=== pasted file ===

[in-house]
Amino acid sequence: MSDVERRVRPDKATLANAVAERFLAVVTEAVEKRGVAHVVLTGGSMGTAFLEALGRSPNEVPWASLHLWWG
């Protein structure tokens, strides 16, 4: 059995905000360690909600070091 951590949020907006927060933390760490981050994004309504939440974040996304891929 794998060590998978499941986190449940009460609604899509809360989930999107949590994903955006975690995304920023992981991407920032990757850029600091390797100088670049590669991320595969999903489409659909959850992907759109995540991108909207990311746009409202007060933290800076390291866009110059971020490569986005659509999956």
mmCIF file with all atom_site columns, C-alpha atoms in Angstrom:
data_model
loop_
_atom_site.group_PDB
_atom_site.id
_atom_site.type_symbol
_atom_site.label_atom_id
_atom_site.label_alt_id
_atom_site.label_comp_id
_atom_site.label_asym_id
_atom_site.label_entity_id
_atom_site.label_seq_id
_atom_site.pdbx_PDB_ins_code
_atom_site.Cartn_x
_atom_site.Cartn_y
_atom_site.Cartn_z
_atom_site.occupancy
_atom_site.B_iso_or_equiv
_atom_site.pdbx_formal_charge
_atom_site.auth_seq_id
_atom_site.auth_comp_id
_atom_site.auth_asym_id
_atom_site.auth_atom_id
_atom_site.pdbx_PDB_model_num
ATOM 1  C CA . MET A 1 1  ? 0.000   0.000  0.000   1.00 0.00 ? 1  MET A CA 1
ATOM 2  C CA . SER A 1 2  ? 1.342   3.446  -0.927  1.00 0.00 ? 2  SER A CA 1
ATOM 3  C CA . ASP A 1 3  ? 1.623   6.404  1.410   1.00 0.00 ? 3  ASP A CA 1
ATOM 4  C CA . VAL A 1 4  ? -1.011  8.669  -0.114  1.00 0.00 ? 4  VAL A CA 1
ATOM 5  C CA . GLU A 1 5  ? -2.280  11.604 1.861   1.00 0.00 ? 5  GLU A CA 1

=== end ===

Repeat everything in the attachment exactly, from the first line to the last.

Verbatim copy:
[in-house]
Amino acid sequence: MSDVERRVRPDKATLANAVAERFLAVVTEAVEKRGVAHVVLTGGSMGTAFLEALGRSPNEVPWASLHLWWG
């Protein structure tokens, strides 16, 4: 059995905000360690909600070091 951590949020907006927060933390760490981050994004309504939440974040996304891929 794998060590998978499941986190449940009460609604899509809360989930999107949590994903955006975690995304920023992981991407920032990757850029600091390797100088670049590669991320595969999903489409659909959850992907759109995540991108909207990311746009409202007060933290800076390291866009110059971020490569986005659509999956």
mmCIF file with all atom_site columns, C-alpha atoms in Angstrom:
data_model
loop_
_atom_site.group_PDB
_atom_site.id
_atom_site.type_symbol
_atom_site.label_atom_id
_atom_site.label_alt_id
_atom_site.label_comp_id
_atom_site.label_asym_id
_atom_site.label_entity_id
_atom_site.label_seq_id
_atom_site.pdbx_PDB_ins_code
_atom_site.Cartn_x
_atom_site.Cartn_y
_atom_site.Cartn_z
_atom_site.occupancy
_atom_site.B_iso_or_equiv
_atom_site.pdbx_formal_charge
_atom_site.auth_seq_id
_atom_site.auth_comp_id
_atom_site.auth_asym_id
_atom_site.auth_atom_id
_atom_site.pdbx_PDB_model_num
ATOM 1  C CA . MET A 1 1  ? 0.000   0.000  0.000   1.00 0.00 ? 1  MET A CA 1
ATOM 2  C CA . SER A 1 2  ? 1.342   3.446  -0.927  1.00 0.00 ? 2  SER A CA 1
ATOM 3  C CA . ASP A 1 3  ? 1.623   6.404  1.410   1.00 0.00 ? 3  ASP A CA 1
ATOM 4  C CA . VAL A 1 4  ? -1.011  8.669  -0.114  1.00 0.00 ? 4  VAL A CA 1
ATOM 5  C CA . GLU A 1 5  ? -2.280  11.604 1.861   1.00 0.00 ? 5  GLU A CA 1